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MASKED BURNER!

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The latest edition of the Burning Man newsletter JackRabbit Speaks features a link to the Black Rock City Yearbook, and the first picture I happened to open is of a lady wearing one my masks!

It’s good to know that at least one of them is being used for its intended purpose.

I actually made costume pieces for some Yearbook members, and also spotted a few familiar faces in the 1,000 photos (out of 50,000 attendees!).

There are lots more Yearbook photos to see, and who knows what you’ll recognize!

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PFAFF UPDATE

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Pfaff 1222e

For more information about the Pfaff 1222E, check out my initial review as well as my tips on threading with industrial cones. Also you can replace the pedal if you have a “runaway” vintage sewing machine.

As many of you know, especially if you follow me on Facebook, I love my Pfaff. Since I’ve been getting a fair amount of site visitors looking for information on the machine, I’ve decided to do an update, now that I’ve been using the machine for about 6 weeks. To recap (and get those search results, cha ching) it’s a 1982 Pfaff 1222E.

This post will probably not be too interesting to most readers, but hopefully I can share some insight with people thinking about getting one of these machines. From what I can tell, the normal price range is $300-400, depending on the machine’s condition and accessories.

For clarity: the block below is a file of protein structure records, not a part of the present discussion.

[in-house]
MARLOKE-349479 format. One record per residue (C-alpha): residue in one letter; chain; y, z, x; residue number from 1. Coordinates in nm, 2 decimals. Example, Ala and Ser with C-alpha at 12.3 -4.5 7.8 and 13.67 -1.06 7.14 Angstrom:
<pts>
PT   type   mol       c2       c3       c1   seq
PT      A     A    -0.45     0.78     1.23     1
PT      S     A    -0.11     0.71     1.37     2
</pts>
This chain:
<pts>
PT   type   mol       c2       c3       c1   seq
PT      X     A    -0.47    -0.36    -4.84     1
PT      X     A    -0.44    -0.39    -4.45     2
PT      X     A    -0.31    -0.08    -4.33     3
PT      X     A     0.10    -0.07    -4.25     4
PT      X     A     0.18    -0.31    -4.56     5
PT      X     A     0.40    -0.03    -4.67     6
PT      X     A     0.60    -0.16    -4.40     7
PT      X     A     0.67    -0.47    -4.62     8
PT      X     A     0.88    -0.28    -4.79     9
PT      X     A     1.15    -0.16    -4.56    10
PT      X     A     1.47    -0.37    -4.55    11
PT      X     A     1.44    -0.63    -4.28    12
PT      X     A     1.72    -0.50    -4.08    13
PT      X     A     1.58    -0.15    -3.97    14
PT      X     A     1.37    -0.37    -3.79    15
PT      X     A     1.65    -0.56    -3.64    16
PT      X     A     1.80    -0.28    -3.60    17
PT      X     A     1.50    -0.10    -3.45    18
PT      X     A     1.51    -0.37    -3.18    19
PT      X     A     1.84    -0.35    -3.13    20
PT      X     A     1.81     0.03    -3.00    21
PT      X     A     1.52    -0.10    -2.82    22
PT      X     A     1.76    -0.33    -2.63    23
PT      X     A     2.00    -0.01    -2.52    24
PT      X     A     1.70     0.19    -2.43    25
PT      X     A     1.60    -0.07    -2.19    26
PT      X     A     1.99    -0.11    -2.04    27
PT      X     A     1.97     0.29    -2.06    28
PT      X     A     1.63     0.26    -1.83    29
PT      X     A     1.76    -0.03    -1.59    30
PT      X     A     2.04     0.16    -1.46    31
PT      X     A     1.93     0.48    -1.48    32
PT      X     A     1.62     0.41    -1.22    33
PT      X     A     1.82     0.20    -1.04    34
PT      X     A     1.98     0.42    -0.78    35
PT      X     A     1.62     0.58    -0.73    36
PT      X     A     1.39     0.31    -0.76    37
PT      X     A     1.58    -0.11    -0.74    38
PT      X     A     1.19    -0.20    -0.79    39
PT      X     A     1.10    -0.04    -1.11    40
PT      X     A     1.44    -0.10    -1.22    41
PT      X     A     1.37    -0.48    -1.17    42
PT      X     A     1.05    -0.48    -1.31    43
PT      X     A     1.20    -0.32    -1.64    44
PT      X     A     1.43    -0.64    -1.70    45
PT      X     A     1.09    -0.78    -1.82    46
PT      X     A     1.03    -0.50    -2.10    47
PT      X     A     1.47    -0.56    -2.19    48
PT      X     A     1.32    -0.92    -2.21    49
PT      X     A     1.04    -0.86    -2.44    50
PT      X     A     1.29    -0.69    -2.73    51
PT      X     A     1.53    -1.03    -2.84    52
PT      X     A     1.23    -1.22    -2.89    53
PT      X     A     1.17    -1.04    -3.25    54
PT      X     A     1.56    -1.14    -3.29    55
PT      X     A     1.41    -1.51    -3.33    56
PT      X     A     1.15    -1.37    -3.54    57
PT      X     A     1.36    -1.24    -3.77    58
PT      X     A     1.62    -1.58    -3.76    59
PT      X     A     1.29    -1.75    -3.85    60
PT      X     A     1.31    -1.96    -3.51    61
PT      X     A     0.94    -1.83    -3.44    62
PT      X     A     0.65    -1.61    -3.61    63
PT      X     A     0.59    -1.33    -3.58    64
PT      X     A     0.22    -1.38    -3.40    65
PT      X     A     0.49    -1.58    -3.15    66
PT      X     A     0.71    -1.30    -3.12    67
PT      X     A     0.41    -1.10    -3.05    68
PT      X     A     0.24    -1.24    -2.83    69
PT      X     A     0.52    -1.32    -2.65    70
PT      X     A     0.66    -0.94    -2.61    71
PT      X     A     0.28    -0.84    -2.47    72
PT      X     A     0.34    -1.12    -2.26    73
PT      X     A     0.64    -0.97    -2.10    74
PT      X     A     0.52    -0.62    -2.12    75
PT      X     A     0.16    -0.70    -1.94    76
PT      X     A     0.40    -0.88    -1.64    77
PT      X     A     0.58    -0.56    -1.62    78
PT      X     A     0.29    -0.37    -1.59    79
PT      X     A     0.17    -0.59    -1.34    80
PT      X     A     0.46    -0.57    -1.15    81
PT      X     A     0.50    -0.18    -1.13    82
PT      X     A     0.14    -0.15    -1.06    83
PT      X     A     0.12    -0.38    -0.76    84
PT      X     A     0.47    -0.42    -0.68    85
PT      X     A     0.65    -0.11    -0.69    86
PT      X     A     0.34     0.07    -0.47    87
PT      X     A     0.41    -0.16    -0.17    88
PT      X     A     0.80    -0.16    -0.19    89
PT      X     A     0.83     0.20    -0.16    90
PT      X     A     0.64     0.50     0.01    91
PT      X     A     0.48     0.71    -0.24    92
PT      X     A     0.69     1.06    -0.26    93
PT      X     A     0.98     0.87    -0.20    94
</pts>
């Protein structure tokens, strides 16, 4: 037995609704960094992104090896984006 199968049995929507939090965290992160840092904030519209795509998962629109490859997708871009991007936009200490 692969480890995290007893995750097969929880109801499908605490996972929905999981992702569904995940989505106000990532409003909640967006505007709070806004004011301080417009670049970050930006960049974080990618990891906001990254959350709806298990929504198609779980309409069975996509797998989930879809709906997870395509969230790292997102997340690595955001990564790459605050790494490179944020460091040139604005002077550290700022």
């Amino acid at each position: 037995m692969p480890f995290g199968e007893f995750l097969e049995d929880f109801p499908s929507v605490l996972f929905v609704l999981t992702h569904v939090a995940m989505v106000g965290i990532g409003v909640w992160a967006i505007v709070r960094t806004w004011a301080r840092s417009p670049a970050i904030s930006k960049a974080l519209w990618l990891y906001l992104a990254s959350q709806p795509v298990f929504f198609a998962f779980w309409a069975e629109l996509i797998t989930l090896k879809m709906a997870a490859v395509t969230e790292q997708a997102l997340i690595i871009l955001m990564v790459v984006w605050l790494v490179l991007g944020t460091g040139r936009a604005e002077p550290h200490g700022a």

My machine came with a CD manual, which I’ve taken the instructional images from.

Pfaff 1222e

This is my first intentionally vintage machine. I learned to sew on a Singer that was probably made at the same time, but it didn’t seem vintage at the time. There have been plenty of older people (mostly women, although plenty of men have asked about that new sewing machine I constantly talk about on Facebook) who laugh at me when I tell them my vintage machine is from 1982, basically thinking I’m so young and naive to consider the early 80s vintage. If I were using a 30-year-old nail clipper, a tool that hasn’t really evolved much over its lifetime, I wouldn’t call it vintage. But a sewing machine that’s older than I am, in an industry that has seen lots of development and digital revolution, for which parts are no longer manufactured, in a throw-away culture? Yes, I consider that vintage, and if you think I’m naive for that then I think you’re outdated and delusional. So there.

Pfaff 1222e free arm

I honestly haven’t used the table extension a single time. I do mostly apparel sewing, and the free arm actually works best for me. It’s smaller than on my last machine, and the perfect size for sleeves or legging hems, coming in at just over 9″. So while I’m definitely glad to have it, I’m glad I didn’t pay $50 for an acrylic table.

Pfaff 1222e stitch dial I’ve grown pretty fond of the setting dials. They are simple but very efficient! The outer ring adjusts stitch width and length, which makes sense if you look at the diagrams on it. The inner knob is for the needle position, which is essential in some of the decorative stitches, which are set through buttons on the top of the machine.

It took me a little while to figure out my favorite stitch settings, which I’ve marked with rhinestones. They’re removable if I ever change my preferences, and also delightful.